Customer satisfaction is a result achieved when product features respond to customer needs. It is generally synonymous with product satisfaction. Product satisfaction is a stimulus to product salability. The major impact is on share of market, and thereby on sales income.
A product deficiency is a product failure that results in product dissatisfaction. Product deficiencies take such forms as power outages, failures to meet delivery dates, inoperable goods, blemished appearance, or nonconformance to specification. The major impact is on the costs incurred to redo prior work, to respond to customer complaints, and so on.
Customer Dissatisfaction; Product Dissatisfaction
Product deficiencies are in all cases sources of customer dissatisfaction. This may in turn lead to specific customer reactions: complaints, returns, unfavorable publicity, lawsuits, and so on.
Product deficiencies may also cause the customer to avoid buying the product in the future despite its superior features. In this way, product salability is influenced in two ways:
The first sale to a customer is heavily influenced by the product features. At the time, the customer does not know what the product deficiencies will be.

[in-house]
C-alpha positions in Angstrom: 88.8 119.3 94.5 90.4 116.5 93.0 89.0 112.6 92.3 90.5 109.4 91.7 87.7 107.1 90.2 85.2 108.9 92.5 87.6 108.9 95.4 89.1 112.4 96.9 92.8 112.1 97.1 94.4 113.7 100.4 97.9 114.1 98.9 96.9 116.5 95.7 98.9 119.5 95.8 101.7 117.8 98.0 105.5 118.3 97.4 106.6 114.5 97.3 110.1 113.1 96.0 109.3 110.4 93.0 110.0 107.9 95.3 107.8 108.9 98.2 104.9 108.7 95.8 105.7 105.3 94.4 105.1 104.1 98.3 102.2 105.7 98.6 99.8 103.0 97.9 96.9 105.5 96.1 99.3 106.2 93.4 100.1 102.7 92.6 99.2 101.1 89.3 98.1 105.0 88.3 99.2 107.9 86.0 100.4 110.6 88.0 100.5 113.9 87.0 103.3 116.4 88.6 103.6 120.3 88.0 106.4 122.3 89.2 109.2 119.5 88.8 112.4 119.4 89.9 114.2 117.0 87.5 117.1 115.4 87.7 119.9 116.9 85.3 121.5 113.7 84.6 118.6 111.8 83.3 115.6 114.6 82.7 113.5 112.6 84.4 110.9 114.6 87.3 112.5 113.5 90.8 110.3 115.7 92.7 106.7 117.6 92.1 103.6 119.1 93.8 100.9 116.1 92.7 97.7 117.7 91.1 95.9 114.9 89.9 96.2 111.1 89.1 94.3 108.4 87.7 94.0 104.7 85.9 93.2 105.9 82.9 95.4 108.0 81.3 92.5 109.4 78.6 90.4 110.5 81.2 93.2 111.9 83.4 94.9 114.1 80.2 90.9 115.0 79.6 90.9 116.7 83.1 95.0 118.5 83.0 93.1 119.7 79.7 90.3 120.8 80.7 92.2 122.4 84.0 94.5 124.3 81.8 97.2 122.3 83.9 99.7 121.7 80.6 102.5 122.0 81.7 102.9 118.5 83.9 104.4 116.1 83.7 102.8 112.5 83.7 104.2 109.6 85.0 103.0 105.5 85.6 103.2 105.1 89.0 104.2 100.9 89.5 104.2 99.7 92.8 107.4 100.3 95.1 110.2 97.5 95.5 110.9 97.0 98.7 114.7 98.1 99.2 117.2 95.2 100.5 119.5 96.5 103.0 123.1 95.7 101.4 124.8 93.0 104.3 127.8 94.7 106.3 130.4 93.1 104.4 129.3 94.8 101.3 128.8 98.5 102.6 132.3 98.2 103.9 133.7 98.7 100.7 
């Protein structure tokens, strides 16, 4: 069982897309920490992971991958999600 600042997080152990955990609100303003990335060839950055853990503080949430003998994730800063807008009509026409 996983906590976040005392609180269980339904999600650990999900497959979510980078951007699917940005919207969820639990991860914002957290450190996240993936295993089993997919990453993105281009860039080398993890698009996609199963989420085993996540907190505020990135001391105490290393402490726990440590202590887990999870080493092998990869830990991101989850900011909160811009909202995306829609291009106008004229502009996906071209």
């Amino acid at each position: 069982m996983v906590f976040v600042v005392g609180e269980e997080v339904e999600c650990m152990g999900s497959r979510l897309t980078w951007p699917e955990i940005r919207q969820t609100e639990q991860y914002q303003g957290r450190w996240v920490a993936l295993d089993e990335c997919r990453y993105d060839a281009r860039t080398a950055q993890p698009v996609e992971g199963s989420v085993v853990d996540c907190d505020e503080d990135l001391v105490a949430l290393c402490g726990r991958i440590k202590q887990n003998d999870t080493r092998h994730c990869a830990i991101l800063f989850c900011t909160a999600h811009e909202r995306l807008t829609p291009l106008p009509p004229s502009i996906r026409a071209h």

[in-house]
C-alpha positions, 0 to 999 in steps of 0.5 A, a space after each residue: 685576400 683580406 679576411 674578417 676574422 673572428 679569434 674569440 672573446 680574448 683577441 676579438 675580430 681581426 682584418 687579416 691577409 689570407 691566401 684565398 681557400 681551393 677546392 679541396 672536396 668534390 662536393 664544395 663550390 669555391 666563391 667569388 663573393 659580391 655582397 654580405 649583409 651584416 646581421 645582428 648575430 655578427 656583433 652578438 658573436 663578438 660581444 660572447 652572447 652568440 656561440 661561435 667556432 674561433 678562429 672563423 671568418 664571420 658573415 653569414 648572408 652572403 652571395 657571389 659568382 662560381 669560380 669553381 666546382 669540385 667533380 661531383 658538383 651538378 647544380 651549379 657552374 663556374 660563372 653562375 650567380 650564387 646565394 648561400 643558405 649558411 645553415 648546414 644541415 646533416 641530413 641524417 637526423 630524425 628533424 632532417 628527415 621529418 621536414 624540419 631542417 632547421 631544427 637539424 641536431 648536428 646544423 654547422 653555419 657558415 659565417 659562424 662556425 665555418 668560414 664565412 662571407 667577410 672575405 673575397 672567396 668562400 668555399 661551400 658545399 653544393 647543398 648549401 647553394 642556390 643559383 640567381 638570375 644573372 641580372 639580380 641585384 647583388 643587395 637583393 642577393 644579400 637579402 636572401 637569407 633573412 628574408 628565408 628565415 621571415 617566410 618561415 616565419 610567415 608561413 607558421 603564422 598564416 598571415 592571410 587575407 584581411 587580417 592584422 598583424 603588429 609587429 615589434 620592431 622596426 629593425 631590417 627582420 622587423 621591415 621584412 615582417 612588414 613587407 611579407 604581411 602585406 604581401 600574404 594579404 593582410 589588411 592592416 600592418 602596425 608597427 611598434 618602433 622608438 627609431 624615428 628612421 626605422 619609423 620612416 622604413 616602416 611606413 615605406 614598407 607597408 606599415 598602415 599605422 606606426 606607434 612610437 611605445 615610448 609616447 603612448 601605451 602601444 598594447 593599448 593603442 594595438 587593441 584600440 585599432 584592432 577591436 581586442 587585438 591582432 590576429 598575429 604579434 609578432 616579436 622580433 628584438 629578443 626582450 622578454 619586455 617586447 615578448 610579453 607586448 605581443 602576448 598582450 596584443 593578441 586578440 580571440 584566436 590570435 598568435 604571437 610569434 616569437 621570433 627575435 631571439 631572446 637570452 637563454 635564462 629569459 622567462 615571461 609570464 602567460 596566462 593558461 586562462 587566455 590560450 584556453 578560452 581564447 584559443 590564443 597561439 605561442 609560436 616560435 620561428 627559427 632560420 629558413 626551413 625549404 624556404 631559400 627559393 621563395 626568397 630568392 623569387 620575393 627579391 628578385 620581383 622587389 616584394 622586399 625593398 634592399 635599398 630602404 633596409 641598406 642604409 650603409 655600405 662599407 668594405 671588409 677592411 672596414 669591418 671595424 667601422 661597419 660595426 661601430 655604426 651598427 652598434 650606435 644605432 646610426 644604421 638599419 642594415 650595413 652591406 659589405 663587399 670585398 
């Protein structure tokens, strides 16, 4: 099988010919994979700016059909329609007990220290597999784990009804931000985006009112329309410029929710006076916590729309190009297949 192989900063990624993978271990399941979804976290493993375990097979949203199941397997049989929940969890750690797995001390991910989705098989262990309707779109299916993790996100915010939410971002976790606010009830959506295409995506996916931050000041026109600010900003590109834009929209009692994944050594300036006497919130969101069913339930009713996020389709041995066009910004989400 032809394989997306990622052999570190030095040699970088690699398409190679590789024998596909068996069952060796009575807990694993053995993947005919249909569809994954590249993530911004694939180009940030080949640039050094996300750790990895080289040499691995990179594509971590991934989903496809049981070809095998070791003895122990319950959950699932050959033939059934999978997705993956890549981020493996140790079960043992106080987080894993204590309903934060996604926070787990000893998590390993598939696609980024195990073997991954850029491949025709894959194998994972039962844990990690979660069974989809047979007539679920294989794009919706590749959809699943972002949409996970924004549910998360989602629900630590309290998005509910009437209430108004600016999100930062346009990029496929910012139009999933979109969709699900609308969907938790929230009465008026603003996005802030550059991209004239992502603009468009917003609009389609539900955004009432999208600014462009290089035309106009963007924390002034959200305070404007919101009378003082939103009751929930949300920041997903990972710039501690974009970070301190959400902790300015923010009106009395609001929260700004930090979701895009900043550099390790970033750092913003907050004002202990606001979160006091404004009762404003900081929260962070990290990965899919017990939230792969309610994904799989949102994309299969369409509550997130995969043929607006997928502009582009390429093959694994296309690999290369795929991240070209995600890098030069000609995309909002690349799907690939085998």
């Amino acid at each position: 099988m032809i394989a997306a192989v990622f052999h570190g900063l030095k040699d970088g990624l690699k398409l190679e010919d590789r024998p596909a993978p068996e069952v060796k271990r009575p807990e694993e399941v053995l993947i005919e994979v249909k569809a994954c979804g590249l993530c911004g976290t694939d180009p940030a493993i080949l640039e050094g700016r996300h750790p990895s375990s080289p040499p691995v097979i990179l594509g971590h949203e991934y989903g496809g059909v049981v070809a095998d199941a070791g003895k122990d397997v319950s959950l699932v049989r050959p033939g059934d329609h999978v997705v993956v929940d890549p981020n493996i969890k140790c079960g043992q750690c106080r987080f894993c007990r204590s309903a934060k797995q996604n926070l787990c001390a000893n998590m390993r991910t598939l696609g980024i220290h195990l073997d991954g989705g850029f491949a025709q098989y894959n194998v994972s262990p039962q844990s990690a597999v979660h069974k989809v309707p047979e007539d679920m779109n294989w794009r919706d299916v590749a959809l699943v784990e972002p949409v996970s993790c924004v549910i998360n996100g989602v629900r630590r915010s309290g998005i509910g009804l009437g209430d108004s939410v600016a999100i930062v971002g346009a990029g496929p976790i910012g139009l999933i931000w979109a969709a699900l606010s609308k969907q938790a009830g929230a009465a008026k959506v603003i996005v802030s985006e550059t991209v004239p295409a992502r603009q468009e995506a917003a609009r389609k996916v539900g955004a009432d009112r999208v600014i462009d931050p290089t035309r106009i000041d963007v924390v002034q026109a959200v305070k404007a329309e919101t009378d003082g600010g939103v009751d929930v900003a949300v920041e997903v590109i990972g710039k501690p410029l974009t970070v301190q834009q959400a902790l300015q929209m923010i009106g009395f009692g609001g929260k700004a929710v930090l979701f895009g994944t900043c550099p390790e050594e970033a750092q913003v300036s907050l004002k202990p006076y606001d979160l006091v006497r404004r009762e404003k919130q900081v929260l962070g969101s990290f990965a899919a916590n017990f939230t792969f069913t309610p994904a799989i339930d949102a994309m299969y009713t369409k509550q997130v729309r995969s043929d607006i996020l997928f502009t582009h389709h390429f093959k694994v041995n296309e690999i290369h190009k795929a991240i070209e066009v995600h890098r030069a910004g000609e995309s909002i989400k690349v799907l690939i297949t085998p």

Subsequent sales to that customer are heavily influenced by the extent of deficiencies encountered during use of the product, and by the service rendered with respect to those deficiencies.
Product Satisfaction and Product Dissatisfaction Are Not Opposites
Product satisfaction has its origin in product features and is why clients buy the product. Product dissatisfaction has its origin in non-conformances and is why customers complain. There are many products that give little or no dissatisfaction; they do what the supplier said they would do. Yet the products are not salable if some competing product provides greater product satisfaction.
For many years the copying of documents was done by use of carbon paper, "ditto" ink, "mimeograph" stencils, and so forth. The xerographic copier made all those methods obsolete because of its feature of copying documents direct from an original. Today, if someone produced a mimeograph process that was absolutely free from field failures, it would be unsalable because of its inability to copy direct from an original document.